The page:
Student athlete's post went viral after developing myocarditis from vaccine

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Student athlete's post went viral after developing myocarditis from vaccine

Despite 55% of the US population being fully vaccinated, with 64% having received at least one dose, many remain hesitant. Many experts, who recognize that vaccines can have potential side effects, point out that these rare reactions need to be weighed against the reality of COVID-19 and that the stories about them shouldn't scare people from receiving what may be life-saving injections.

John Stokes, a 21-year-old athlete and student from Tennessee State University, is one such person who claims to have had an adverse reaction to a COVID-19 vaccine. In a TikTok since removed, he explained that he was hospitalized with myocarditis, an inflammation of the heart and a previously known potential reaction to the vaccine, shortly after receiving his second dose of Pfizer vaccine.

Stokes, who filmed the video from his hospital bed, was eventually told he was ineligible to continue playing at least the fall portion of his senior golf season, as he was warned not to increase the frequency. cardiac. Before TikTok removed the video, it had received 4.5 million views.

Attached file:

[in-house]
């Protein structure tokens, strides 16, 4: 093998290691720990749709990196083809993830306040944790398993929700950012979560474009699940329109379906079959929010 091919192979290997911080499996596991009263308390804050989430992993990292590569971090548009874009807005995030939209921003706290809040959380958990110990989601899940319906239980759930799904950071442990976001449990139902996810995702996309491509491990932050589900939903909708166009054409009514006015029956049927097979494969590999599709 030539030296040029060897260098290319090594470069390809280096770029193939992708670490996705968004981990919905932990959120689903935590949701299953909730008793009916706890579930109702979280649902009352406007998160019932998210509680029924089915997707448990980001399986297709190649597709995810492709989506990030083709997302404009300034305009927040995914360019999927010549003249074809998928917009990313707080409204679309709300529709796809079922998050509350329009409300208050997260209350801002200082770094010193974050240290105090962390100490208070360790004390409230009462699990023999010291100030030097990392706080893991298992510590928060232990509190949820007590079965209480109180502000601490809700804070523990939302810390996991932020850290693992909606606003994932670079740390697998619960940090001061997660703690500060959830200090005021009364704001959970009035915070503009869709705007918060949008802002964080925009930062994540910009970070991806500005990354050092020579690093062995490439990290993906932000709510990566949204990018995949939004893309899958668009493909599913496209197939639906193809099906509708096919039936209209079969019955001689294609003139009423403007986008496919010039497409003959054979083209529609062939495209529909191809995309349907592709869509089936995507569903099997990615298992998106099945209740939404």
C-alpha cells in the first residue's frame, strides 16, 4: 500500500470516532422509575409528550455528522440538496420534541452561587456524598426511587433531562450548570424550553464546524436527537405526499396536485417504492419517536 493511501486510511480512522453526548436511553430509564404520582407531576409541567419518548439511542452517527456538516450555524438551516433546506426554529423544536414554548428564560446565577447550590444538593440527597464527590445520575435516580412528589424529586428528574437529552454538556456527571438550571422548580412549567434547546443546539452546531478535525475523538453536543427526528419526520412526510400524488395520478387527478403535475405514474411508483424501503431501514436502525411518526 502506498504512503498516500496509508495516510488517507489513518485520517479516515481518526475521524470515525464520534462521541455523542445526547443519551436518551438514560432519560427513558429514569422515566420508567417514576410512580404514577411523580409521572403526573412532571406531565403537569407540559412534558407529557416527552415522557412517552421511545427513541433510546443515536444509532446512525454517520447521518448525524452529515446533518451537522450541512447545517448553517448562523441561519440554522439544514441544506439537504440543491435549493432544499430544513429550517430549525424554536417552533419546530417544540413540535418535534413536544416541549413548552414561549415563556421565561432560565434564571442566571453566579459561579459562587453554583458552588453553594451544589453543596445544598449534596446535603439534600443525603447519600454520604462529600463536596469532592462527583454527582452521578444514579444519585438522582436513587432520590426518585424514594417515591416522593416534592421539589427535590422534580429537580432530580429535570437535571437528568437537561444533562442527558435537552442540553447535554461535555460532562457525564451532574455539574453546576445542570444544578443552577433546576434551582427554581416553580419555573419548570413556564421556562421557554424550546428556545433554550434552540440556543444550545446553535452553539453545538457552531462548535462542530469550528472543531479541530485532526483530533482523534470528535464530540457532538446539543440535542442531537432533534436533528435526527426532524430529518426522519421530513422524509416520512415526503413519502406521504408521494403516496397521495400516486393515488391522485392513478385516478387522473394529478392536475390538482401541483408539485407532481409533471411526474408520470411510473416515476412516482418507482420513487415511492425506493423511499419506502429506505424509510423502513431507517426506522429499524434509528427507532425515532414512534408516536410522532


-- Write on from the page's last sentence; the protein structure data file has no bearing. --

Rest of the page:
Stokes says in an interview with Yahoo Life that he developed common and temporary flu-like side effects, which included muscle aches. However, his chest pain soon got worse: "I told my parents something was wrong and we called the doctor.

He told me to go to the emergency room. They diagnosed me with myocarditis and told me it was due to the vaccine. I was hospitalized. For several days later. " Eventually, the extreme pain subsided, although he says he still has chest pain which is, however, more manageable.

Many medical professionals are concerned about the speed at which Stokes' video circulated, not because he was sharing misinformation, but because stories like this, especially those that accompany a call to action to reconsider the vaccine, can give people a false sense of real risks.

Dr Eric Stecker, president of the American College of Cardiology Science and Quality Council, tells Yahoo Life: "It is very natural and appropriate to ask whether the risk of myocarditis is worth it, when the risk of critical illness or death is.

very low for people under the age of 30. The key is to recognize that the risk that COVID-19 poses for adolescents and young adults is far from zero. Indeed, because the Delta variant is so transmissible and vaccination rates in Younger age groups are low, ICUs across the country are filling up with younger patients than they have at any point in the pandemic.

" Stokes's experience may make people feel uncertain or even frightened, but Stecker points out that the data is still on the vaccination side.